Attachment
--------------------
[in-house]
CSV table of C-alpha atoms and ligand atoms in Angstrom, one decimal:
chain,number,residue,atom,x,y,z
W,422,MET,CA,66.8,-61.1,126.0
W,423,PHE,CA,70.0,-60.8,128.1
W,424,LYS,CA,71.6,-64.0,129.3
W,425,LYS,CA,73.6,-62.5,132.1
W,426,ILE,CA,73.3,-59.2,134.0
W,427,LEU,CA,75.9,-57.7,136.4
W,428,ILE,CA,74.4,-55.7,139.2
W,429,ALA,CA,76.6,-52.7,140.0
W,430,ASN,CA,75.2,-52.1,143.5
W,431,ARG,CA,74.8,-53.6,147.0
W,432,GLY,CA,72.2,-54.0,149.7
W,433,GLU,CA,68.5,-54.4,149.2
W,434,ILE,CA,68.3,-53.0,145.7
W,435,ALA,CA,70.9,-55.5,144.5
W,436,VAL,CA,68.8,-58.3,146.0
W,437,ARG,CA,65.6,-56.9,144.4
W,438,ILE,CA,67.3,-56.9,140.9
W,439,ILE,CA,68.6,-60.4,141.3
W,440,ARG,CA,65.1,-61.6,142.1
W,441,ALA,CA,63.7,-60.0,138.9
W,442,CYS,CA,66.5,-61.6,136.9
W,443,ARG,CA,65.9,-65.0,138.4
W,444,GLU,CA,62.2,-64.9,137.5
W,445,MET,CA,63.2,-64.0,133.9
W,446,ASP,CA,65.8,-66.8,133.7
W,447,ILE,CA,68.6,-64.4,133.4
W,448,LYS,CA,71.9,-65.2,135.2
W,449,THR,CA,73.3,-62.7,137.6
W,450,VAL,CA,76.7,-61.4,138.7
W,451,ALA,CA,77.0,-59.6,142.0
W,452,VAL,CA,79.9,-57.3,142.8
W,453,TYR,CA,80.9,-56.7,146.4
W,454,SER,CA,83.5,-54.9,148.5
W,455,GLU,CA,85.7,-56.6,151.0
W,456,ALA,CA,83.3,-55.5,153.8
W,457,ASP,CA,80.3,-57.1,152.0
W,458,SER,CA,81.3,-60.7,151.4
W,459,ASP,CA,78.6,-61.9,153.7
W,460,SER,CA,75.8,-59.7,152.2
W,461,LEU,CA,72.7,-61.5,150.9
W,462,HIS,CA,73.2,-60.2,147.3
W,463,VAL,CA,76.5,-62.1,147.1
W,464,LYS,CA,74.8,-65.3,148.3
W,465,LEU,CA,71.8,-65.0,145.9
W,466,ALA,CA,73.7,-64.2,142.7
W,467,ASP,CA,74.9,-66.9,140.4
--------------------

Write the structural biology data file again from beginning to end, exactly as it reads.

[in-house]
CSV table of C-alpha atoms and ligand atoms in Angstrom, one decimal:
chain,number,residue,atom,x,y,z
W,422,MET,CA,66.8,-61.1,126.0
W,423,PHE,CA,70.0,-60.8,128.1
W,424,LYS,CA,71.6,-64.0,129.3
W,425,LYS,CA,73.6,-62.5,132.1
W,426,ILE,CA,73.3,-59.2,134.0
W,427,LEU,CA,75.9,-57.7,136.4
W,428,ILE,CA,74.4,-55.7,139.2
W,429,ALA,CA,76.6,-52.7,140.0
W,430,ASN,CA,75.2,-52.1,143.5
W,431,ARG,CA,74.8,-53.6,147.0
W,432,GLY,CA,72.2,-54.0,149.7
W,433,GLU,CA,68.5,-54.4,149.2
W,434,ILE,CA,68.3,-53.0,145.7
W,435,ALA,CA,70.9,-55.5,144.5
W,436,VAL,CA,68.8,-58.3,146.0
W,437,ARG,CA,65.6,-56.9,144.4
W,438,ILE,CA,67.3,-56.9,140.9
W,439,ILE,CA,68.6,-60.4,141.3
W,440,ARG,CA,65.1,-61.6,142.1
W,441,ALA,CA,63.7,-60.0,138.9
W,442,CYS,CA,66.5,-61.6,136.9
W,443,ARG,CA,65.9,-65.0,138.4
W,444,GLU,CA,62.2,-64.9,137.5
W,445,MET,CA,63.2,-64.0,133.9
W,446,ASP,CA,65.8,-66.8,133.7
W,447,ILE,CA,68.6,-64.4,133.4
W,448,LYS,CA,71.9,-65.2,135.2
W,449,THR,CA,73.3,-62.7,137.6
W,450,VAL,CA,76.7,-61.4,138.7
W,451,ALA,CA,77.0,-59.6,142.0
W,452,VAL,CA,79.9,-57.3,142.8
W,453,TYR,CA,80.9,-56.7,146.4
W,454,SER,CA,83.5,-54.9,148.5
W,455,GLU,CA,85.7,-56.6,151.0
W,456,ALA,CA,83.3,-55.5,153.8
W,457,ASP,CA,80.3,-57.1,152.0
W,458,SER,CA,81.3,-60.7,151.4
W,459,ASP,CA,78.6,-61.9,153.7
W,460,SER,CA,75.8,-59.7,152.2
W,461,LEU,CA,72.7,-61.5,150.9
W,462,HIS,CA,73.2,-60.2,147.3
W,463,VAL,CA,76.5,-62.1,147.1
W,464,LYS,CA,74.8,-65.3,148.3
W,465,LEU,CA,71.8,-65.0,145.9
W,466,ALA,CA,73.7,-64.2,142.7
W,467,ASP,CA,74.9,-66.9,140.4